Between the Real and Virtual: UNCANNY Explores 3D at REVERSE
Remember Second Life? It’s a platform that gives users the ability to create 3D virtual spaces and interact with one another as avatars. When I first dabbled with it, I was drawn to the numerous possibilities. I imagined a new kind of online shopping where instead of looking at lists and product images, my avatar would walk down an aisle full of items and bump into other shoppers along the way. I created an account and explored various “worlds”. I attended a political debate. Then one night, I dressed up and went to a virtual beach club. The landscape was beautiful and the music was good. I “danced” for about 15 minutes before I realized the reality of the situation – that I was in my PJs sitting in my bedroom furiously tapping the CTRL key on a Friday night.
But does that make the experience less “real”? I met people from around the world in a space that inspired the imagination and I took the time to create the movements and image of an avatar. Self-expression plus interaction, however digital, was present and was arguably less inhibited by the limits of physical space. Through the work of five artists, this notion of “immersive experiences that oscillate between real and virtual space” is explored in REVERSE gallery’s UNCANNY, a group show about 3D virtual environments (28 Frost St).
On opening night, I walked over to a lively crowd spilling out onto Frost street. Inside, there was a merry mix of minglers as well as lone visitors amongst the art. After boozing up a bit, I stumbled upon RandomAccessData, Eva Papamargariti’s “dialectical narration between visual and verbal references that explores the role of search engines and tagging in cyberspace.” Via headphones, I listened to a cacophony of unstructured tags while a psychedelic flow of images unfolded before me. It was like a digital visual and auditory version of Leopold Bloom’s stream of consciousness, and I felt dragged through some seemingly chaotic thoughts. In the end though, the disparate elements are weaved together through the common themes of “distribution and reproduction of images, data flow…and real identities versus digital identities in cyberspace.”
Alien ship could work as an antithesis to RandomAccessData in that the animation and accompanying sound was on some level soothing, but not quite. In line with the show’s namesake, Giselle Zatonyl’s work imitates reality enough to reach the point of the “uncanny valley,” effectively drawing a sense of unease. It reminded me of a Thailand seascape with jagged rock formations but in this digital rendition, there was something eerie about the sculptural entity that merged in and out of the water.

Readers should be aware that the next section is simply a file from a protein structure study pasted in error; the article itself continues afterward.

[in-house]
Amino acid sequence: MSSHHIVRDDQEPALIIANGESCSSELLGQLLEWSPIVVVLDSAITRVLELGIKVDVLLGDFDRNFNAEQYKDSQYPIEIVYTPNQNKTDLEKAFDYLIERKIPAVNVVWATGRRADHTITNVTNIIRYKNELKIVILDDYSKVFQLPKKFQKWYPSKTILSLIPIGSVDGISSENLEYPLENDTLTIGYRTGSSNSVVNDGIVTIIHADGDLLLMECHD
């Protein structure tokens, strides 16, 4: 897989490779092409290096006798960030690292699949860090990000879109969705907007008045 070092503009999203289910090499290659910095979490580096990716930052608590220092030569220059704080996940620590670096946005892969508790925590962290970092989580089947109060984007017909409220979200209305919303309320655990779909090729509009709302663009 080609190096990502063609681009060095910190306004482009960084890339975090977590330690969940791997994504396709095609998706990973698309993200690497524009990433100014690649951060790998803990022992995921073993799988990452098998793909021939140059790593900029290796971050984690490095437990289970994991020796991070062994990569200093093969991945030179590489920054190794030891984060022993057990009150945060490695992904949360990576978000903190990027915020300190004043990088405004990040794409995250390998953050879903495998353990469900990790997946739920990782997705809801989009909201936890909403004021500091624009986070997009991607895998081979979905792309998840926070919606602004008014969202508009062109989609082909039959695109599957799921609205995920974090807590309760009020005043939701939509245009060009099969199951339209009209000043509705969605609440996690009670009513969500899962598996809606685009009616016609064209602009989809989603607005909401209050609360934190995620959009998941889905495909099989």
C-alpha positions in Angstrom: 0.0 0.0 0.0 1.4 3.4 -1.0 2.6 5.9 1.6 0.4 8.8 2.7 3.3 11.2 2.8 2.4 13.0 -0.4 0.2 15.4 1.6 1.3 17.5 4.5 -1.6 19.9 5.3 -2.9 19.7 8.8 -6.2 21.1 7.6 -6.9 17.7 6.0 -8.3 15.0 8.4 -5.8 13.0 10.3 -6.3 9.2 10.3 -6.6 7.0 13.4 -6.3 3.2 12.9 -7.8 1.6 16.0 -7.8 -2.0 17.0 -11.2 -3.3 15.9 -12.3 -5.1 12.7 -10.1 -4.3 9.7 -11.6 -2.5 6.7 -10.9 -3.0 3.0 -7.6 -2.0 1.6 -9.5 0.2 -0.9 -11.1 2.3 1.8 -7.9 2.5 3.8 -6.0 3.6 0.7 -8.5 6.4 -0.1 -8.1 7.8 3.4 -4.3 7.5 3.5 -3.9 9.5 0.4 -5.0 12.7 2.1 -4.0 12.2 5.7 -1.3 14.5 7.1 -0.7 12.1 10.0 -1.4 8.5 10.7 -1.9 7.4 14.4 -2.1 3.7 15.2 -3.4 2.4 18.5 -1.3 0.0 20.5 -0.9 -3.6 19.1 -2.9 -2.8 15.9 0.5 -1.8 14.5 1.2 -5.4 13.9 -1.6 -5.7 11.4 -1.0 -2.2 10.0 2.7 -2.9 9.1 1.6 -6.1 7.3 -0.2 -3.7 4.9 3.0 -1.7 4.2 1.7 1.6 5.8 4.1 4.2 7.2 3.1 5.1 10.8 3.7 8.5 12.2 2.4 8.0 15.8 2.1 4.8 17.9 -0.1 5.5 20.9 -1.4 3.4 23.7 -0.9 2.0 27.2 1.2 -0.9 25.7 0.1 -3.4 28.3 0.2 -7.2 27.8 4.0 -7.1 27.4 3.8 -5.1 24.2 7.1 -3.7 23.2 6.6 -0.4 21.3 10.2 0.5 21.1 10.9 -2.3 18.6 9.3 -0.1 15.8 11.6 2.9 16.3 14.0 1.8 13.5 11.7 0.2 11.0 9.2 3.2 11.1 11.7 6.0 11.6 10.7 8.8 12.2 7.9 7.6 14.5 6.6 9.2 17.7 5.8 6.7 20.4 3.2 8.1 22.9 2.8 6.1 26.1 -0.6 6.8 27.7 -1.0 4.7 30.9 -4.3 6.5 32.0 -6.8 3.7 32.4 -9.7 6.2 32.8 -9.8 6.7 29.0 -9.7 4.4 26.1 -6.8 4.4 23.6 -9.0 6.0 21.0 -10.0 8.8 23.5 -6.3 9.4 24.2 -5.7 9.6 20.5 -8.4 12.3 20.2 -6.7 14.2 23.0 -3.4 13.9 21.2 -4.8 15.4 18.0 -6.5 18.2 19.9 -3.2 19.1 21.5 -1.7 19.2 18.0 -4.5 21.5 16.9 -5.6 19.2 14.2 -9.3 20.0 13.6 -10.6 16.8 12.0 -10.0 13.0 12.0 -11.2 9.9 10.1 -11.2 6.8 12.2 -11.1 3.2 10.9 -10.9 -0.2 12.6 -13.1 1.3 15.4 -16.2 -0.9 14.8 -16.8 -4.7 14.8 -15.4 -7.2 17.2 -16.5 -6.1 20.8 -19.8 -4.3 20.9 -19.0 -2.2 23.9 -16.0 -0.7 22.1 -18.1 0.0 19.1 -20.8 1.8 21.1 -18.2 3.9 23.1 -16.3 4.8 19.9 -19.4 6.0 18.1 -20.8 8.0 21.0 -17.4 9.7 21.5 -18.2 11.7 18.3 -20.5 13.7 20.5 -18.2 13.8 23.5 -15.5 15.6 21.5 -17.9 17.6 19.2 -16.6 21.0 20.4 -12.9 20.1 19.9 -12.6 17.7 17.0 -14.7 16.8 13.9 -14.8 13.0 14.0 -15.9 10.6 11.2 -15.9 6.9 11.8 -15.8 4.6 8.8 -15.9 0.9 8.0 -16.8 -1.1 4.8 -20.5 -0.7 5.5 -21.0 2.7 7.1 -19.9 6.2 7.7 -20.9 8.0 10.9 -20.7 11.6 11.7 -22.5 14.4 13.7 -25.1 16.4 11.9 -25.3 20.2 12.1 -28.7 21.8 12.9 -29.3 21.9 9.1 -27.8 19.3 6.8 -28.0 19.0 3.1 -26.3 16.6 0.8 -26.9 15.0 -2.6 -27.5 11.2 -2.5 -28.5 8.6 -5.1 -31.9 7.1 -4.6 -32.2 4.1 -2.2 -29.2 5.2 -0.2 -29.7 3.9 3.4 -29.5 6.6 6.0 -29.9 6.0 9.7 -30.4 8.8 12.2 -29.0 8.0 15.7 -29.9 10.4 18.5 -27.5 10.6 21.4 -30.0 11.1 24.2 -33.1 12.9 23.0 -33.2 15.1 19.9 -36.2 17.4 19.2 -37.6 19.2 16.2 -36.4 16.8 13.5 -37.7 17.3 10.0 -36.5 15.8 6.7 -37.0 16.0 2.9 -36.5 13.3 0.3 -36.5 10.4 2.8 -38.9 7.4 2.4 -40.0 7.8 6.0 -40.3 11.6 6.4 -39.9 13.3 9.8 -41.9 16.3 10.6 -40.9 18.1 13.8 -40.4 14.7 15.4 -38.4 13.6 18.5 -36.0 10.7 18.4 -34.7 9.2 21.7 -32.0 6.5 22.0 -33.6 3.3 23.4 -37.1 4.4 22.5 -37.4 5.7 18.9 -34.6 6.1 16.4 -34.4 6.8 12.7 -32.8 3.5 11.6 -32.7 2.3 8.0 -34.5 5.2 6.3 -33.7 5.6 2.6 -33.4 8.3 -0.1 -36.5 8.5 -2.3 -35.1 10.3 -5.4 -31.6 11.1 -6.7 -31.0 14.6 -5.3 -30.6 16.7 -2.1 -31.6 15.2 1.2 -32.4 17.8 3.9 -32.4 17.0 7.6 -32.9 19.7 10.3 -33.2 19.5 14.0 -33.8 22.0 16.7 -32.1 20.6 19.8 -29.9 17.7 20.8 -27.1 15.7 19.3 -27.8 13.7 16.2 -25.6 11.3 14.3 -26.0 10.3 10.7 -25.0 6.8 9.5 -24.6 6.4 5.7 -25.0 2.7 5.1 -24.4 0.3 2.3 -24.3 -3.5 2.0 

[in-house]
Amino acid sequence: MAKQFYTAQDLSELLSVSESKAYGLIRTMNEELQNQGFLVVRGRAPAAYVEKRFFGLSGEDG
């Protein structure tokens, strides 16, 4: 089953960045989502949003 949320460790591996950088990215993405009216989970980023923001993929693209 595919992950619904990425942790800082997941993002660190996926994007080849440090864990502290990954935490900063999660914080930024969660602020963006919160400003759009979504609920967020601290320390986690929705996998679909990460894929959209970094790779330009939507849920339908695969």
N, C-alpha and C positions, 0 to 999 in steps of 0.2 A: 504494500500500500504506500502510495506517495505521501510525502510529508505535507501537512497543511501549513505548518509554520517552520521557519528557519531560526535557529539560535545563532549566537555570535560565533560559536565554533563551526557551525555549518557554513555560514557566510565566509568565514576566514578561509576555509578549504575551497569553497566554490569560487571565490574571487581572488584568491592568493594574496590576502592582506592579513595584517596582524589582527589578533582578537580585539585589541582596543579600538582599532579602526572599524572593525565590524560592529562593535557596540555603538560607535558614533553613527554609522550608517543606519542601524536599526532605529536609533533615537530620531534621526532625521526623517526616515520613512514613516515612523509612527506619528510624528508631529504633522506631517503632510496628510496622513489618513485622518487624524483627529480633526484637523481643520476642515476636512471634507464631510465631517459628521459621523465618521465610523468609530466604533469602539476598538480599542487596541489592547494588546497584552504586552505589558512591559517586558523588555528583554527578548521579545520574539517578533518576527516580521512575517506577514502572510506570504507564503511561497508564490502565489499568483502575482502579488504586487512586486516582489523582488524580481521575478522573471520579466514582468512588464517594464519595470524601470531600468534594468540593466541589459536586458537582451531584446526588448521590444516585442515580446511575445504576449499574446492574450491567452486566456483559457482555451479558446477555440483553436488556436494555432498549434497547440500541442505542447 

In a short conversation with Alfredo Salazar-Caro, I learned that Triptych AKA Miami Booty Bass revisits earlier motifs of power and mysticism and brings contemporary elements to it. The three animated portraits in triptych form is an homage to early Christian art and displays imagery like church steeples alongside USB drives. It’s a conversation between two different times of old world religious iconography and iconography now.
81 Points of View (Autoplay) by Sebastian Schmieg is perhaps a conversation between obsolete technology and modern devices. A “media-archaeological sculpture… where as media technology becomes smaller and eventually invisible… the sculpture’s mode of operation turns out to be the actual subject matter.” Indeed, the carousel slide projector took center stage here more than the projection, especially as the “transparent set-up” was missing on opening night. The reality of technical difficulties.
Leo Castañeda described Item 93201 as a dialogue between painting, sculpture, and virtual reality. He flexed some mixed media muscle in this installation, having his paintings in the physical space as well as his sculpture encasing a virtual space that he rendered digitally. You peer into it through a VR headset and encounter objects like the sculpture itself and the painting that is hanging in the gallery. You might re-evaluate where the self is and ask: what came first? Are the paintings derived from the virtual world? Or is the virtual derived from the painting? You may wonder whether you are a man dreaming you are a butterfly, or whether you are a butterfly dreaming you are a man.
In UNCANNY, you veer between the realm of actual space and virtual space, time is stretched, and you encounter the kind of artistic geekery that I can’t help but find appealing.
UNCANNY is curated by Helena Acosta and is on view until tomorrow (Saturday 9/26). As part of the exhibition programming, Alfredo Salazar-Caro will be teaching an Intro to VR and Video Games workshop (9/26 and 9/27) at REVERSE (28 Frost St). REVERSE gallery is open Wednesday through Saturday from 1:00 pm to 7:00 pm or you can make an appointment by emailing [email protected]